For a single content piece this is interesting and informative, but what happens when you take a step back and aggregate this information over large quantities of data? You discover trends, information and related content that you just wouldn’t have seen before. We can generate an overview of the industry as a whole of sub-sectors within it.

On an average day we analyse over 500 pieces of content, extract metadata and aggregate information from all of them. That’s over 180,000 content pieces a year!

Parts of the 'Discovery Panel'

There are six main sections to the 'Discovery Panel'. We'll look at the charts in detail below, but for now here's a summary.

  1. The header/intro section. This is straight forward and contains a link to this help page and also the article and author(s) name. Click the author(s) name to search for other content by them.

  2. The article sentiment score. There's a panel to the right (or a little further down this page) explaining about sentiment so have a look at that. Suffice to say the article is analysed using natural language processing and a score between -1 (very negative) to +1 (very positive) is calculated indicating the written sentiment of the content.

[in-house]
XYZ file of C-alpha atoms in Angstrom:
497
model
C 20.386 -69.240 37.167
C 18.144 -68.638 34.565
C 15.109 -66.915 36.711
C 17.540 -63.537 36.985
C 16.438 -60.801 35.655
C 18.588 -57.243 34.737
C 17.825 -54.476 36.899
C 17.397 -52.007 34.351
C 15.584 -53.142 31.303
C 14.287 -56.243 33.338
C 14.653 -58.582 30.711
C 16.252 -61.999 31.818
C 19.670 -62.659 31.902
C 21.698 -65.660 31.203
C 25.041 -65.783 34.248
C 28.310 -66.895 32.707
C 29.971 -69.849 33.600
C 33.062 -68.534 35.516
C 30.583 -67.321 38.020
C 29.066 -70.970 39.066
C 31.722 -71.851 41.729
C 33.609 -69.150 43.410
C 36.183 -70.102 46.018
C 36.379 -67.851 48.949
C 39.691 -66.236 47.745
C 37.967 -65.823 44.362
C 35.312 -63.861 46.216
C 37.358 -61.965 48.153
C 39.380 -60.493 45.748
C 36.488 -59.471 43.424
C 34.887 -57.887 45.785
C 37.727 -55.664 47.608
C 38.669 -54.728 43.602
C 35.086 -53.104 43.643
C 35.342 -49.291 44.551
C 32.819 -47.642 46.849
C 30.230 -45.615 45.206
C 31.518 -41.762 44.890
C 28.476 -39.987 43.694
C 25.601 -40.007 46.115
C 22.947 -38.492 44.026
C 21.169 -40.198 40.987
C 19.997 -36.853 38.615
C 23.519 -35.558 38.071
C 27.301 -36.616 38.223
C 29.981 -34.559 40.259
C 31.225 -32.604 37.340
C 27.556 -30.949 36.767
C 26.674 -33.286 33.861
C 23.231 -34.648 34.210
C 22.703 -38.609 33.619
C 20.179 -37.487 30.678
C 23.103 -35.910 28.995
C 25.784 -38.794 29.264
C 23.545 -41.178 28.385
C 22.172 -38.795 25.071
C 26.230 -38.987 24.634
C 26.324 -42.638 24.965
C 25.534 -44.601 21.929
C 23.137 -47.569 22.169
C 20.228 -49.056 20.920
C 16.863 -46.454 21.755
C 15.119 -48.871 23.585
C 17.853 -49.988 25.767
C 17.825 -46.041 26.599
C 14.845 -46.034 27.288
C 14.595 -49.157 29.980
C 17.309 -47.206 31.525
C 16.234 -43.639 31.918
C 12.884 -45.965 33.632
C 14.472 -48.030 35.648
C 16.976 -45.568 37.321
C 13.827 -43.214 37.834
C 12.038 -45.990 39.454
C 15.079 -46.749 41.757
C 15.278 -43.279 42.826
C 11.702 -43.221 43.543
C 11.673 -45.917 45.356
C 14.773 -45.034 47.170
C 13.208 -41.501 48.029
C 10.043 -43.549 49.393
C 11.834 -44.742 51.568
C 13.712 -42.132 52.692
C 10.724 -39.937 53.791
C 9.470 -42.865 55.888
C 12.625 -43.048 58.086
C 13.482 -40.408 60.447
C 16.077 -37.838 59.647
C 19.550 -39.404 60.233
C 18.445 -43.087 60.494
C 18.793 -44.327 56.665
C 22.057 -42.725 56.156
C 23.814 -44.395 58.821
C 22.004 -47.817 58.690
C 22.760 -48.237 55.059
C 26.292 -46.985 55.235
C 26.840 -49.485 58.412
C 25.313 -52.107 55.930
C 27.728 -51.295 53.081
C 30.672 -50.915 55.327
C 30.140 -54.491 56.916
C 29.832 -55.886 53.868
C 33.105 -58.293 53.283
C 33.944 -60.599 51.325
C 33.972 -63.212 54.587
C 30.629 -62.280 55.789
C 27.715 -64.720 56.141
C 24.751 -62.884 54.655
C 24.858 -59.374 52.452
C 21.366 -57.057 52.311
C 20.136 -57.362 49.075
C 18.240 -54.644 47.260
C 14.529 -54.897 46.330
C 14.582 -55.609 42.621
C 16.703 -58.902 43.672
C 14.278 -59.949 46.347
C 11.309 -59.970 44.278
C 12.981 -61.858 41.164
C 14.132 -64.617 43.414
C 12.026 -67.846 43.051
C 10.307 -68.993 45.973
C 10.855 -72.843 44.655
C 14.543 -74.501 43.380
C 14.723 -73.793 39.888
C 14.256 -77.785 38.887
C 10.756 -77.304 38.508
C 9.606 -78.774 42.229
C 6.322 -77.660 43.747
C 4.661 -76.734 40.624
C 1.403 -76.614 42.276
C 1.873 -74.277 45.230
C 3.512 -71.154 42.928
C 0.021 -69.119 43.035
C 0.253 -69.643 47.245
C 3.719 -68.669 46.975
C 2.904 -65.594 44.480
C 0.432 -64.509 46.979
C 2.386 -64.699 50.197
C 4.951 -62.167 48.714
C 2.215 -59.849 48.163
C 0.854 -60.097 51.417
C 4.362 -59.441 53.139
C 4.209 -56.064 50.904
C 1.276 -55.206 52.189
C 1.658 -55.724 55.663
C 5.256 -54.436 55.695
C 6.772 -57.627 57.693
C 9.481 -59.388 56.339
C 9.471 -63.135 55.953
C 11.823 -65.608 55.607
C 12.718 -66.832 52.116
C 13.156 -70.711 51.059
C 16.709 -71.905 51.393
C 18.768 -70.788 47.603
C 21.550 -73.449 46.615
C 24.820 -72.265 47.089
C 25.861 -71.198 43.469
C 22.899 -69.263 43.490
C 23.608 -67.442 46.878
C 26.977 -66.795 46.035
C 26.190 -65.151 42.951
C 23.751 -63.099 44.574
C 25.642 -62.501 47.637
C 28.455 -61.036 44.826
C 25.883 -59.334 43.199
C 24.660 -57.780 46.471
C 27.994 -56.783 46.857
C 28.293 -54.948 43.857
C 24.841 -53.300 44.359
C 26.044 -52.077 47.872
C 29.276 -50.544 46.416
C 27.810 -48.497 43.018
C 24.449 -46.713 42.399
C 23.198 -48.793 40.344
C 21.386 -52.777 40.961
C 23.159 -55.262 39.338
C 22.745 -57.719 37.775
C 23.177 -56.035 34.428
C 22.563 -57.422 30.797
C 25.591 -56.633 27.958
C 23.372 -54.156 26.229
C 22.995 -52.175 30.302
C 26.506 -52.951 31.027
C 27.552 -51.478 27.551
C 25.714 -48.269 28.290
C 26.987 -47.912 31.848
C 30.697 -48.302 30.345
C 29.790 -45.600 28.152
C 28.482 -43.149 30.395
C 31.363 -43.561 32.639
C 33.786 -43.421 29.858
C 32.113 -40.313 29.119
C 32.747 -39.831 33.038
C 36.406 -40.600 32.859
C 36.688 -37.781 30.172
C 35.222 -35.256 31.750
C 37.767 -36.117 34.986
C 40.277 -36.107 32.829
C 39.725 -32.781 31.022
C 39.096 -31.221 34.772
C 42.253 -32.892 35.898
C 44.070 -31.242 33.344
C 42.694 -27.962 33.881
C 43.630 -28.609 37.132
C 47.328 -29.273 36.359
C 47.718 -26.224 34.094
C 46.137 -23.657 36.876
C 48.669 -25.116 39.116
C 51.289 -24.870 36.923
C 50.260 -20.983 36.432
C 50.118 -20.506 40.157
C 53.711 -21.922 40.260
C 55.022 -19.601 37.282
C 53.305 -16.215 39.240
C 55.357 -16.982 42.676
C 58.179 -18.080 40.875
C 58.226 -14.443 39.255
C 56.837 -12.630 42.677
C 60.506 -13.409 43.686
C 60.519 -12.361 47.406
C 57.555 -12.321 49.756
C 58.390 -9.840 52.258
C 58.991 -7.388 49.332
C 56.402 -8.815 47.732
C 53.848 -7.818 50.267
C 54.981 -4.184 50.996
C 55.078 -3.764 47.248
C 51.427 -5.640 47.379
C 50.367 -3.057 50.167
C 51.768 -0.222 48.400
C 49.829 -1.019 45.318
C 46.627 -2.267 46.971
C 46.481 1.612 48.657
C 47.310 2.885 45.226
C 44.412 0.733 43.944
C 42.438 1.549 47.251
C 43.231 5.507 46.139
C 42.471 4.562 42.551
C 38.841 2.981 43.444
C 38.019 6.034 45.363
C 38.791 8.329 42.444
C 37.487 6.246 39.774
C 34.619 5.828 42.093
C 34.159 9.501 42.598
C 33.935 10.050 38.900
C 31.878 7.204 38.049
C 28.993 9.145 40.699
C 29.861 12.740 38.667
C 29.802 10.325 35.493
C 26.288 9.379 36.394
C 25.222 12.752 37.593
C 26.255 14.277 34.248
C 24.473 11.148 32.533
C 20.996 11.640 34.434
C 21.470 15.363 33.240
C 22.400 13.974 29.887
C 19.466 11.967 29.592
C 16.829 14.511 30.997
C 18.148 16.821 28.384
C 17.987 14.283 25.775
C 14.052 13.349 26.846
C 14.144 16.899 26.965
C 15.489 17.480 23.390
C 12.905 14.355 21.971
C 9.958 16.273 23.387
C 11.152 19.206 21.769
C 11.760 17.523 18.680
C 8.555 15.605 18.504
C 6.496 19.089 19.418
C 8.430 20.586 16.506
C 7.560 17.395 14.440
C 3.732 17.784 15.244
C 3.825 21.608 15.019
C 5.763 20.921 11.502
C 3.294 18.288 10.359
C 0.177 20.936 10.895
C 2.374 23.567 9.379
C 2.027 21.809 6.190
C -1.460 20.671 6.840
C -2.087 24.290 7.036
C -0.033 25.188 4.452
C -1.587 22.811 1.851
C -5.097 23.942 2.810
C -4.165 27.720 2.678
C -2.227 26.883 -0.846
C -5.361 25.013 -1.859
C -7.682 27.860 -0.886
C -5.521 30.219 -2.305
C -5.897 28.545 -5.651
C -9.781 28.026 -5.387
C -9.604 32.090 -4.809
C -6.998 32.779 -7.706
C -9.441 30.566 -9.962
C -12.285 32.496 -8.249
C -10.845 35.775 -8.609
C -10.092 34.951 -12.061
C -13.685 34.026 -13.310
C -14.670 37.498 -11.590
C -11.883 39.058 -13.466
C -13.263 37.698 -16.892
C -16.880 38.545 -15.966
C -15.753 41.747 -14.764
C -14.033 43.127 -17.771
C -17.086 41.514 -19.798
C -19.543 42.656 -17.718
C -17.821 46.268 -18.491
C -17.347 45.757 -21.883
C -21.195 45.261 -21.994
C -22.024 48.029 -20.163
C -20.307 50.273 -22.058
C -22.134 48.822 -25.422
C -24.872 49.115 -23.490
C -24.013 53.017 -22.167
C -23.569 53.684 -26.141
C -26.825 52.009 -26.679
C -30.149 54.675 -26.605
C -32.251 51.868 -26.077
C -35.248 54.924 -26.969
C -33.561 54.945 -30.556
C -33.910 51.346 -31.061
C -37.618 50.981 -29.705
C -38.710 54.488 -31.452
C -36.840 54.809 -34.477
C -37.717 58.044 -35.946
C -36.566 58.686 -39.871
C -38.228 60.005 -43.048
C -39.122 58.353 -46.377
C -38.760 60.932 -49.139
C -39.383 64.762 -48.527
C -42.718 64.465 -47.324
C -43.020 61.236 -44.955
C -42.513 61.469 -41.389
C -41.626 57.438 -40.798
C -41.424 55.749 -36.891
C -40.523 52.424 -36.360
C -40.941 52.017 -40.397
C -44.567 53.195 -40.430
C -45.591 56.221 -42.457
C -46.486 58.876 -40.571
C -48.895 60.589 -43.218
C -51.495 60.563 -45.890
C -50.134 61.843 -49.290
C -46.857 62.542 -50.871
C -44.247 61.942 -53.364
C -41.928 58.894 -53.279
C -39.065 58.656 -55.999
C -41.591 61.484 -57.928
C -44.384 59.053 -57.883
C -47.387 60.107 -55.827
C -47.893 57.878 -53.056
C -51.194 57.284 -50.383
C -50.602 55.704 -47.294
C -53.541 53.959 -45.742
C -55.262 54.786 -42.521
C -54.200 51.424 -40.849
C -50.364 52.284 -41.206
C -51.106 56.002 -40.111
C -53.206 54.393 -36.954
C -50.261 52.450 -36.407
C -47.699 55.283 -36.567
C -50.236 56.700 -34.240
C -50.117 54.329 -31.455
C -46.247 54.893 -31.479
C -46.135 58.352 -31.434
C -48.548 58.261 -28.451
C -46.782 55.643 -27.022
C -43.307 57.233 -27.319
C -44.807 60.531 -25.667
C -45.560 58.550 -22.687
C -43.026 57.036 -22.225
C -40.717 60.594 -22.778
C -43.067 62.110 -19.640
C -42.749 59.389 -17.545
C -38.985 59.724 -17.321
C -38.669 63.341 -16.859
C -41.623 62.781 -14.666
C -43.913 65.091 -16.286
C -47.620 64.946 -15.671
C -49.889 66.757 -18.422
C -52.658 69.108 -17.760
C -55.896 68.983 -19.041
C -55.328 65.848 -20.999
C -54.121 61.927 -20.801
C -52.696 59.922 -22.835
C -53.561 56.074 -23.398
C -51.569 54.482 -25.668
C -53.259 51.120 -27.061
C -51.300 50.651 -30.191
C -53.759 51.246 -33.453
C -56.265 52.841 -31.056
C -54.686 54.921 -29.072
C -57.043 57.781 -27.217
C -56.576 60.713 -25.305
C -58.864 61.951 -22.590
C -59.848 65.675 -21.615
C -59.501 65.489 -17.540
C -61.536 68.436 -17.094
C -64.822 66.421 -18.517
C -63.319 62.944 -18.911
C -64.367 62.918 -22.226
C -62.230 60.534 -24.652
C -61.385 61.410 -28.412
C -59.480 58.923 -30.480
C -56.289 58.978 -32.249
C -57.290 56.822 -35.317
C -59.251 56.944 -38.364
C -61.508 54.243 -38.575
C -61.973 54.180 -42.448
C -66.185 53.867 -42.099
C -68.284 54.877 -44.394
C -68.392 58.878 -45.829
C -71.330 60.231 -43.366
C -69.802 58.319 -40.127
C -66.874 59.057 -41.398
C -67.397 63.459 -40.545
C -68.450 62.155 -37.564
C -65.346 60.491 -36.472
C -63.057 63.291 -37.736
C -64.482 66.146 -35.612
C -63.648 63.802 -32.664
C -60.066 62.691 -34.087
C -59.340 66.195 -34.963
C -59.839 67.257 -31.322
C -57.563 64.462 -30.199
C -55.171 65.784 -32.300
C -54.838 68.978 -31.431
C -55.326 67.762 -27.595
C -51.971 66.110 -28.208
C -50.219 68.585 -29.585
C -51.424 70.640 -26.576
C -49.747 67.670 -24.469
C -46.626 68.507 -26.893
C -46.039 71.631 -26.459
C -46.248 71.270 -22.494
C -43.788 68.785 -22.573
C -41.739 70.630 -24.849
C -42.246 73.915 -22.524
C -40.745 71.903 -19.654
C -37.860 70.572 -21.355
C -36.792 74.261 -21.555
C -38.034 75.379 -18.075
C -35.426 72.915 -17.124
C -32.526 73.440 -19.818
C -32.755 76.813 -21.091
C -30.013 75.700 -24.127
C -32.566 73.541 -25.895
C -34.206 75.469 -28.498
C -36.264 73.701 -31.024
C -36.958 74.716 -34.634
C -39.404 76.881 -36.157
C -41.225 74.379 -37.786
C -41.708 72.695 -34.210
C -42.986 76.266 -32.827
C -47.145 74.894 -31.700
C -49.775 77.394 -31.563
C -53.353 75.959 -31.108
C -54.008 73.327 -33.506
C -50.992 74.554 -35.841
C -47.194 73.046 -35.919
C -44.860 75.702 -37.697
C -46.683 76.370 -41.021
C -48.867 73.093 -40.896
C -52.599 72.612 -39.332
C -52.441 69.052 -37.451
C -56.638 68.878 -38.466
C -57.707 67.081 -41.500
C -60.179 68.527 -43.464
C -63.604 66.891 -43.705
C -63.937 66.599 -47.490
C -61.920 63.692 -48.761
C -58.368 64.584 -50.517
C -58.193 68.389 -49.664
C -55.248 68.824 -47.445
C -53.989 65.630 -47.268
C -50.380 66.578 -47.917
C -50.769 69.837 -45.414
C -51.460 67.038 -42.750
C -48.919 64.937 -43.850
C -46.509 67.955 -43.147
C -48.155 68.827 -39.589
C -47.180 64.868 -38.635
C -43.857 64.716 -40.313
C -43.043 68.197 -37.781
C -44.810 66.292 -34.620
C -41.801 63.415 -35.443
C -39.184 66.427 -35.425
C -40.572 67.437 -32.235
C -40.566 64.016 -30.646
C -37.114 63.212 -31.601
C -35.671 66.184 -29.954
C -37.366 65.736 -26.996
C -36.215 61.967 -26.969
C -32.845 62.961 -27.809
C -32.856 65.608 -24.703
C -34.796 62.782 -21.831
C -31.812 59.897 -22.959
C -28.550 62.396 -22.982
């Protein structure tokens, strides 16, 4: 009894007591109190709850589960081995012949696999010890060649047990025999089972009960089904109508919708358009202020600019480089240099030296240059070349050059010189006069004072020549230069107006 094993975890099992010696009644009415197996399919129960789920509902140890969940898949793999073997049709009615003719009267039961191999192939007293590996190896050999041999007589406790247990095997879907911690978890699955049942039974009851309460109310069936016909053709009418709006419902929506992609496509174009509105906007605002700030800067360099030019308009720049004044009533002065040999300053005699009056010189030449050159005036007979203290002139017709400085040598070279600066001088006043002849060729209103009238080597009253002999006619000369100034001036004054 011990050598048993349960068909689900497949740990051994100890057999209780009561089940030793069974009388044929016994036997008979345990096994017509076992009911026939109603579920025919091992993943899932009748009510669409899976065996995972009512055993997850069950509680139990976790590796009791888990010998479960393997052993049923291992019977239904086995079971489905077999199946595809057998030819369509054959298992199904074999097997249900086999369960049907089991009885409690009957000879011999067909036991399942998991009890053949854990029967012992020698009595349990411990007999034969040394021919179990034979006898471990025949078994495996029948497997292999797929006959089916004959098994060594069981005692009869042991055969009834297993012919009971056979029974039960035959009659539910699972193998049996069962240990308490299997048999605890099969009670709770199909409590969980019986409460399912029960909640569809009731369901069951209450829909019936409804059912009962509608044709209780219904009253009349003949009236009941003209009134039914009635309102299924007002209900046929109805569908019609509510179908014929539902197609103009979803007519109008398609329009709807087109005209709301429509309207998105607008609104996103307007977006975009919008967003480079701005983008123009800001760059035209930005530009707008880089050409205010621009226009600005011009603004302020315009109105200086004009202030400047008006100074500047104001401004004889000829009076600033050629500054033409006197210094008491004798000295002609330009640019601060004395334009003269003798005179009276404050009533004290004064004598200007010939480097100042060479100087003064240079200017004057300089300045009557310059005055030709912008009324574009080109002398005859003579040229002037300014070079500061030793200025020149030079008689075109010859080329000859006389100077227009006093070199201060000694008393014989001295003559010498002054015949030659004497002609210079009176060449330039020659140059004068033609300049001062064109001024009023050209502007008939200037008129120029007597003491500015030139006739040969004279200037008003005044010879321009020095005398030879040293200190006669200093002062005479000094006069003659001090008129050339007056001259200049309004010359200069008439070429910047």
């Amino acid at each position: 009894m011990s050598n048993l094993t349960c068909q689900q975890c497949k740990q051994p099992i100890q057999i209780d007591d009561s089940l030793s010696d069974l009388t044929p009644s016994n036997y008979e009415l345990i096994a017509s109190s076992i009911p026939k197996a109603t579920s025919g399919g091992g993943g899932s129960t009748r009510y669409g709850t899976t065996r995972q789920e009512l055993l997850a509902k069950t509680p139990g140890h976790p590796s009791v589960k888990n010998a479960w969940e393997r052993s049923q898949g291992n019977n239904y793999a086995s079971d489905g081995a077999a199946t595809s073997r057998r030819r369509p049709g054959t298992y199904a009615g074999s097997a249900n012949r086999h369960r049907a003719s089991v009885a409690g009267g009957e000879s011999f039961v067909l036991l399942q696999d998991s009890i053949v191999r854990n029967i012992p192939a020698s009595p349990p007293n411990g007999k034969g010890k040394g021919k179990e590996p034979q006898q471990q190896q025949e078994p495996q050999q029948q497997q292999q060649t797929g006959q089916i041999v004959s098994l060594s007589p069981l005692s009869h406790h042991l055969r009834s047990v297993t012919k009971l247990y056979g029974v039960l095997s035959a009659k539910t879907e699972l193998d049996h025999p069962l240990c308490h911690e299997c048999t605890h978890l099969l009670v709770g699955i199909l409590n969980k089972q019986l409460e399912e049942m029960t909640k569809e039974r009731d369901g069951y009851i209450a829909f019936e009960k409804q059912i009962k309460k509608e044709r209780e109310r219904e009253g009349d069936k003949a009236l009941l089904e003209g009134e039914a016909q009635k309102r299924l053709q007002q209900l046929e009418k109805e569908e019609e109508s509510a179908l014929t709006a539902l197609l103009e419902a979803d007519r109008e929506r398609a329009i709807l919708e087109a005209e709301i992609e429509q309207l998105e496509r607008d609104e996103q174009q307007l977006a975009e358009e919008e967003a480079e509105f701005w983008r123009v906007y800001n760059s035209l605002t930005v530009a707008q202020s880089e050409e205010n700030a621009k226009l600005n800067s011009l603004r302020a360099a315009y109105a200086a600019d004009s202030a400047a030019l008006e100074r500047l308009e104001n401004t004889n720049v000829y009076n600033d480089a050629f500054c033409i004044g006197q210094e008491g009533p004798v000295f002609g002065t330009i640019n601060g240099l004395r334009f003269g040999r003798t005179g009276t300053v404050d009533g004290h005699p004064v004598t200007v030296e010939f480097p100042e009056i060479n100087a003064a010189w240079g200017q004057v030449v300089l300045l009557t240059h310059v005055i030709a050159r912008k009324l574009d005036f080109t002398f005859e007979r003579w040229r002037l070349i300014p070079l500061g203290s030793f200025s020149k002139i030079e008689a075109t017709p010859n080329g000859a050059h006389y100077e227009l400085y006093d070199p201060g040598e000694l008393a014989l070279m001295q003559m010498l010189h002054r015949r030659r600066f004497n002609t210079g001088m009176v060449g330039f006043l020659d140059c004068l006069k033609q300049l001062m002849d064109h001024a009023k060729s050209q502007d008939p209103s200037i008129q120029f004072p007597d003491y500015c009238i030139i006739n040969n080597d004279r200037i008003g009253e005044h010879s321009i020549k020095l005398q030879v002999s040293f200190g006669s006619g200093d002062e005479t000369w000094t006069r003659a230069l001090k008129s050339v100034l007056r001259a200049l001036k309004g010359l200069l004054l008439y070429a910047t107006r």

3. The concept links chart. This is a node diagram that does some neat things. It extracts concepts that are referenced or inferred in the content and places the most relevant in the centre of several nodes. Linking from these nodes it then branches to the most relevant recent content that also discussed that concept and you can quickly link to those articles. It does more, so read the detailed section below. The magnifying glass icon to opens a zoomed version of the chart.